From liability to opportunity: An institutional approach towards value-based land remediation
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- Journal Article
- Environment and Planning C: Government and Policy, 2017, 35 (2), pp. 197 - 220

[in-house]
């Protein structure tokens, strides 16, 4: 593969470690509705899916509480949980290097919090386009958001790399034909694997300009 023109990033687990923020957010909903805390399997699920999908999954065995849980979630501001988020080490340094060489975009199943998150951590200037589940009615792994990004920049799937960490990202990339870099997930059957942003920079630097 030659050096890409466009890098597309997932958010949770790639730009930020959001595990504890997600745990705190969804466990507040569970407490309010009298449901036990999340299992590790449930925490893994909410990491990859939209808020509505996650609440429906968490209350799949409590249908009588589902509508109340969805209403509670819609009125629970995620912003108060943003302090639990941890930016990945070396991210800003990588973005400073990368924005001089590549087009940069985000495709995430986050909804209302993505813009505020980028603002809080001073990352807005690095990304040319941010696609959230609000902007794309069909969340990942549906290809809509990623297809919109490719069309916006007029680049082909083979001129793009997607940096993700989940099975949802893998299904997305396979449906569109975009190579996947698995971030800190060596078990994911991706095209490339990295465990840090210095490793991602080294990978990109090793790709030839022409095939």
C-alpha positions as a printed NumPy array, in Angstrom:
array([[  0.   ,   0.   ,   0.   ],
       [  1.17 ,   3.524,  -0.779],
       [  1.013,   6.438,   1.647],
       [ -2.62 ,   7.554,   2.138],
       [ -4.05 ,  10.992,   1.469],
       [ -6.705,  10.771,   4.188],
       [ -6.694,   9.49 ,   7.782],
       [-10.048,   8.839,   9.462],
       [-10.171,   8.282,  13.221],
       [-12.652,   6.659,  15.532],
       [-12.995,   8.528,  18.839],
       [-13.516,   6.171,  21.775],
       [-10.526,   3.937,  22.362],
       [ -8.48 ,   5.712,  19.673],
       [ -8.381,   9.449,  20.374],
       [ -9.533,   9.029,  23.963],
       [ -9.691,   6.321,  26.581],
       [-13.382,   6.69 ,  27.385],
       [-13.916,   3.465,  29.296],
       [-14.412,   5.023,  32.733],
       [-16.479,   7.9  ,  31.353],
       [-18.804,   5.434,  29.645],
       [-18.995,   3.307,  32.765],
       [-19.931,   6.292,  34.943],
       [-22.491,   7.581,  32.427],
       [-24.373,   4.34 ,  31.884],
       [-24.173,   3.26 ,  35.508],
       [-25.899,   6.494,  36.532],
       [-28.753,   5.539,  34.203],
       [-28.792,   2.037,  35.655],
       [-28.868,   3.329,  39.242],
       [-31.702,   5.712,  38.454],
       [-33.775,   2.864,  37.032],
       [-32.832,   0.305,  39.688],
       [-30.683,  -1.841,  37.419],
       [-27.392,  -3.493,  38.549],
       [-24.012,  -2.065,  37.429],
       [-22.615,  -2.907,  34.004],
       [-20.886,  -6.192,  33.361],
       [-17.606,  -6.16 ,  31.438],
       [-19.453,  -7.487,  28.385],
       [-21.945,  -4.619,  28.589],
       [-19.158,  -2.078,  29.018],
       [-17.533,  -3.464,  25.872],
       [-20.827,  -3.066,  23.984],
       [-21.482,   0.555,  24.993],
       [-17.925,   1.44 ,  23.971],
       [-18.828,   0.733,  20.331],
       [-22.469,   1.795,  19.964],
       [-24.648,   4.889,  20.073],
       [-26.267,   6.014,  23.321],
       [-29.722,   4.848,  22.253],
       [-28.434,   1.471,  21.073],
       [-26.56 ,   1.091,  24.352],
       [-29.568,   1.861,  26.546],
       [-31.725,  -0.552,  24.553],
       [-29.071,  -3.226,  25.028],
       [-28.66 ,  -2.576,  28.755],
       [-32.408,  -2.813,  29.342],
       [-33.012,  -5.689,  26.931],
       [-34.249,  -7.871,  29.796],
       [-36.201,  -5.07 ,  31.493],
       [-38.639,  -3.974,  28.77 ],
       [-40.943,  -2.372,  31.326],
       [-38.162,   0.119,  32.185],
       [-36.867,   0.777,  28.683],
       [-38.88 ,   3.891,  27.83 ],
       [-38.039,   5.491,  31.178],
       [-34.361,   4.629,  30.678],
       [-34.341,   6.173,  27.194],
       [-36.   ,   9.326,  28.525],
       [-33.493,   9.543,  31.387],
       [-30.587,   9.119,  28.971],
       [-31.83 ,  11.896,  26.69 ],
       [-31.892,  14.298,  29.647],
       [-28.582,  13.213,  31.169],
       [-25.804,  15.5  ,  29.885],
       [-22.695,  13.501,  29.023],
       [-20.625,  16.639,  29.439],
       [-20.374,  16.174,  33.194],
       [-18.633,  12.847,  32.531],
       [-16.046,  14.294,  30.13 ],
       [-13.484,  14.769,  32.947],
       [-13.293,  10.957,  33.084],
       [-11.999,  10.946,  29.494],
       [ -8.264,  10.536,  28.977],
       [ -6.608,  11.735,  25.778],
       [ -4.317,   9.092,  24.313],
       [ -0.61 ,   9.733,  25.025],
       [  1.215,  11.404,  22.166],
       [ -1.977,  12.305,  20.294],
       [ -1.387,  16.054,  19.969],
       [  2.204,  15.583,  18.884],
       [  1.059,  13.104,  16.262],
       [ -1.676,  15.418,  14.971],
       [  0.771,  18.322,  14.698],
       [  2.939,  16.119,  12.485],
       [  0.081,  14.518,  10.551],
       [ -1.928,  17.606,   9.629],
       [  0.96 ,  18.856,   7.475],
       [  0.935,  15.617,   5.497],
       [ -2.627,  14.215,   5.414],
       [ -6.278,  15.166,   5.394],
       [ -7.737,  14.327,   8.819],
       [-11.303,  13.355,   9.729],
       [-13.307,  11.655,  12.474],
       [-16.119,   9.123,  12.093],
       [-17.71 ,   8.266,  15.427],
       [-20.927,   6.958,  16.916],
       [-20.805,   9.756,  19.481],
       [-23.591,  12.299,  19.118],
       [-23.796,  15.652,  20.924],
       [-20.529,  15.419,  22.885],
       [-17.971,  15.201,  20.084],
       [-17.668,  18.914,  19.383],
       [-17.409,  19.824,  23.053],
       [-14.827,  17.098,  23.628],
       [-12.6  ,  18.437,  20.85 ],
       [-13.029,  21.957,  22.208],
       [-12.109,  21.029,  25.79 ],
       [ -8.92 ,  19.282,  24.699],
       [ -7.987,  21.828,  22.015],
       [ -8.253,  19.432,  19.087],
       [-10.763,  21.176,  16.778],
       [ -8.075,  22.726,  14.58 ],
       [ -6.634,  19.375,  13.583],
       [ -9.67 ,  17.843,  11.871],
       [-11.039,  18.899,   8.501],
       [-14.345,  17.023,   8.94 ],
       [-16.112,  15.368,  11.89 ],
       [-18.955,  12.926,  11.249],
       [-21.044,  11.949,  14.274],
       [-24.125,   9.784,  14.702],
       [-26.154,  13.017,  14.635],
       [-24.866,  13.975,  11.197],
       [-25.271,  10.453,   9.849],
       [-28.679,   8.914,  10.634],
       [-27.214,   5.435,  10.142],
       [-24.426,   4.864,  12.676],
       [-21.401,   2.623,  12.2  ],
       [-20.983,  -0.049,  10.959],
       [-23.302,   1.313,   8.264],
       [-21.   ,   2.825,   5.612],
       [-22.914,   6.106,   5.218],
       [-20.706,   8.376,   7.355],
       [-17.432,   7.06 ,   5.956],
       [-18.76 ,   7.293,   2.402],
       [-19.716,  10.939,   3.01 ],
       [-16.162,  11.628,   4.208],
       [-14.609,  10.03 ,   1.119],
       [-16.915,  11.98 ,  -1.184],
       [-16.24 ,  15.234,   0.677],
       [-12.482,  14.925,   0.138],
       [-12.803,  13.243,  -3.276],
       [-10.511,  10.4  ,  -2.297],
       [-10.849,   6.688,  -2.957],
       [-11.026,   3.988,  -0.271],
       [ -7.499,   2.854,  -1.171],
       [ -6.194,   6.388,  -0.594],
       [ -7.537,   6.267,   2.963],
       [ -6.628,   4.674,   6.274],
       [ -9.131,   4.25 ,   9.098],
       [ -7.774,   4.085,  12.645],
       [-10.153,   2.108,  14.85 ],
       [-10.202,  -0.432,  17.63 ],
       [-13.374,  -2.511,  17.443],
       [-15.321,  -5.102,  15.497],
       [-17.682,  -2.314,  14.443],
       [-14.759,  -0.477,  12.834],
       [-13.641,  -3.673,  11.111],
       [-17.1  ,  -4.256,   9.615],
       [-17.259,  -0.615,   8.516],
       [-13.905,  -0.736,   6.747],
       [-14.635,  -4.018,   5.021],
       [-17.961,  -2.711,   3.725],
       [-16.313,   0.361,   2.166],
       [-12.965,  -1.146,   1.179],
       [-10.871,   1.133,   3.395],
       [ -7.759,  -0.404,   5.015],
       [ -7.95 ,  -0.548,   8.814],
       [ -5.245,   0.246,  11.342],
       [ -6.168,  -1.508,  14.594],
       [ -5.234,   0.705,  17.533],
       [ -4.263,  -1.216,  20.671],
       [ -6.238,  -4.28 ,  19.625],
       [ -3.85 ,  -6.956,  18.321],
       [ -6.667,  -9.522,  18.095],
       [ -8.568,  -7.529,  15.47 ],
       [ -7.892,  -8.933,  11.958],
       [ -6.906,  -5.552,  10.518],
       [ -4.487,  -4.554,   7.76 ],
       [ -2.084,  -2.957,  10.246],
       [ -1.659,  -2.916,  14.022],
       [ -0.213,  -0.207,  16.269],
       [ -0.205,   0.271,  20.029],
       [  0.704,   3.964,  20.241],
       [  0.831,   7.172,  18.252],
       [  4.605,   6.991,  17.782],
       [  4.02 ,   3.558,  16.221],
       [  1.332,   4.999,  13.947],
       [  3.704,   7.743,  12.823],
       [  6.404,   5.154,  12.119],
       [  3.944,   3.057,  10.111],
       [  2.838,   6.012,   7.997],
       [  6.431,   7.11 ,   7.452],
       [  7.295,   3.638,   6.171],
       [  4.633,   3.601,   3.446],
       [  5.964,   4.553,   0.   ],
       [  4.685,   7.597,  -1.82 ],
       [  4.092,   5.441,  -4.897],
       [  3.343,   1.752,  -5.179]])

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© The Author(s) 2016. The remediation of contaminated sites impacts on stakeholders in potentially beneficial ways, yet stakeholder dialogue has historically been focussed on costs, risk, liability, stigma, and other negatives. Shedding light on stakeholders’ remediation values can help reform remediation policy towards more positive outcomes of site clean-up. We adopt institutional theory to elicit plural motivations and cognitive assumptions as embedded in stakeholders’ expressions of remediation values, objectives, and outcomes. We explore in four case studies with varying size, complexity, cultural diversity, and geographical location (three in Australia, one in Fiji) how remediation values operate within remediation decisions. Our findings suggest that more than economic costs, liability, and risks are at play in decision-making on contaminated land. Our research confirmed that different socio-ethical, environmental and sustainability values are evaluated differently by different types of actors (site owners, regulators, auditors, residents, local government, consultants). We found that remediation values often shift in the course of a remediation decision-making process, suggesting learning and improved understanding. Remediation policy that better facilitates and aligns stakeholders’ articulations of initial and emergent outcomes sought from site clean-up is likely to enhance both economic and social value outcomes of remediation. Further research is needed on how remediation policy could better incorporate remediation value dynamics in stakeholder consultation and engagement.
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